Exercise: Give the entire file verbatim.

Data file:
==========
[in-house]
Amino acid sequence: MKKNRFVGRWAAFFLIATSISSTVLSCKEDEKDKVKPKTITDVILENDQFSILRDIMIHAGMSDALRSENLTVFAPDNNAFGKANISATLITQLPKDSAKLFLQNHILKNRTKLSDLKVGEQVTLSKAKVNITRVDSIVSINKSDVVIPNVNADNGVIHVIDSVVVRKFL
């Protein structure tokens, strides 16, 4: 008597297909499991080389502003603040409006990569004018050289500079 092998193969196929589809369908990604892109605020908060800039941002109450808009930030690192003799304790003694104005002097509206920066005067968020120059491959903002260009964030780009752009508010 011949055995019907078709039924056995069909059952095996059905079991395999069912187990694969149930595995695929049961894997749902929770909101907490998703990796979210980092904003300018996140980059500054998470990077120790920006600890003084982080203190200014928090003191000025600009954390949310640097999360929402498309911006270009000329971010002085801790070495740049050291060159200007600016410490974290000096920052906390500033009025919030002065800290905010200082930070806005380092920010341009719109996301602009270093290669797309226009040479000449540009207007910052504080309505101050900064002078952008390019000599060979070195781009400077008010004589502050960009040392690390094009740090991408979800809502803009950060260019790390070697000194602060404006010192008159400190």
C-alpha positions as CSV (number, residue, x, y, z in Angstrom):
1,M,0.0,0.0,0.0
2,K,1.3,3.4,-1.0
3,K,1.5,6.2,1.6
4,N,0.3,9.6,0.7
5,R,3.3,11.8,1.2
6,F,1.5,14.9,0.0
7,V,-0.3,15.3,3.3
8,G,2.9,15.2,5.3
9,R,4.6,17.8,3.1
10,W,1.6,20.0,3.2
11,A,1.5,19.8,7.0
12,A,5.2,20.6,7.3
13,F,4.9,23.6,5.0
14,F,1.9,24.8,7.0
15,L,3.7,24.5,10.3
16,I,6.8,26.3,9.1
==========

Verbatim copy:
[in-house]
Amino acid sequence: MKKNRFVGRWAAFFLIATSISSTVLSCKEDEKDKVKPKTITDVILENDQFSILRDIMIHAGMSDALRSENLTVFAPDNNAFGKANISATLITQLPKDSAKLFLQNHILKNRTKLSDLKVGEQVTLSKAKVNITRVDSIVSINKSDVVIPNVNADNGVIHVIDSVVVRKFL
């Protein structure tokens, strides 16, 4: 008597297909499991080389502003603040409006990569004018050289500079 092998193969196929589809369908990604892109605020908060800039941002109450808009930030690192003799304790003694104005002097509206920066005067968020120059491959903002260009964030780009752009508010 011949055995019907078709039924056995069909059952095996059905079991395999069912187990694969149930595995695929049961894997749902929770909101907490998703990796979210980092904003300018996140980059500054998470990077120790920006600890003084982080203190200014928090003191000025600009954390949310640097999360929402498309911006270009000329971010002085801790070495740049050291060159200007600016410490974290000096920052906390500033009025919030002065800290905010200082930070806005380092920010341009719109996301602009270093290669797309226009040479000449540009207007910052504080309505101050900064002078952008390019000599060979070195781009400077008010004589502050960009040392690390094009740090991408979800809502803009950060260019790390070697000194602060404006010192008159400190």
C-alpha positions as CSV (number, residue, x, y, z in Angstrom):
1,M,0.0,0.0,0.0
2,K,1.3,3.4,-1.0
3,K,1.5,6.2,1.6
4,N,0.3,9.6,0.7
5,R,3.3,11.8,1.2
6,F,1.5,14.9,0.0
7,V,-0.3,15.3,3.3
8,G,2.9,15.2,5.3
9,R,4.6,17.8,3.1
10,W,1.6,20.0,3.2
11,A,1.5,19.8,7.0
12,A,5.2,20.6,7.3
13,F,4.9,23.6,5.0
14,F,1.9,24.8,7.0
15,L,3.7,24.5,10.3
16,I,6.8,26.3,9.1